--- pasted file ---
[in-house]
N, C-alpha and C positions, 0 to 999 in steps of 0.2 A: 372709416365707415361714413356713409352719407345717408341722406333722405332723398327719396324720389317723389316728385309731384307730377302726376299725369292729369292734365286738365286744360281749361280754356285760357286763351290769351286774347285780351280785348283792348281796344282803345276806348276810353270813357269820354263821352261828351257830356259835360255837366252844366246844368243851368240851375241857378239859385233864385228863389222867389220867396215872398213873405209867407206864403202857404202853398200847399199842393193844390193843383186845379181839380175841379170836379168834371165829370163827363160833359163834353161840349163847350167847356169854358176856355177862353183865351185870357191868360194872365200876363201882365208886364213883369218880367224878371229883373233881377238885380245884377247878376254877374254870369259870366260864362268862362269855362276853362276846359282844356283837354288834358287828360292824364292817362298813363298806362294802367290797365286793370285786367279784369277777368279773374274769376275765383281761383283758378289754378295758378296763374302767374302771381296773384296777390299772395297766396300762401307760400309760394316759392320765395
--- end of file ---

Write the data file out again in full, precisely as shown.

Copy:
[in-house]
N, C-alpha and C positions, 0 to 999 in steps of 0.2 A: 372709416365707415361714413356713409352719407345717408341722406333722405332723398327719396324720389317723389316728385309731384307730377302726376299725369292729369292734365286738365286744360281749361280754356285760357286763351290769351286774347285780351280785348283792348281796344282803345276806348276810353270813357269820354263821352261828351257830356259835360255837366252844366246844368243851368240851375241857378239859385233864385228863389222867389220867396215872398213873405209867407206864403202857404202853398200847399199842393193844390193843383186845379181839380175841379170836379168834371165829370163827363160833359163834353161840349163847350167847356169854358176856355177862353183865351185870357191868360194872365200876363201882365208886364213883369218880367224878371229883373233881377238885380245884377247878376254877374254870369259870366260864362268862362269855362276853362276846359282844356283837354288834358287828360292824364292817362298813363298806362294802367290797365286793370285786367279784369277777368279773374274769376275765383281761383283758378289754378295758378296763374302767374302771381296773384296777390299772395297766396300762401307760400309760394316759392320765395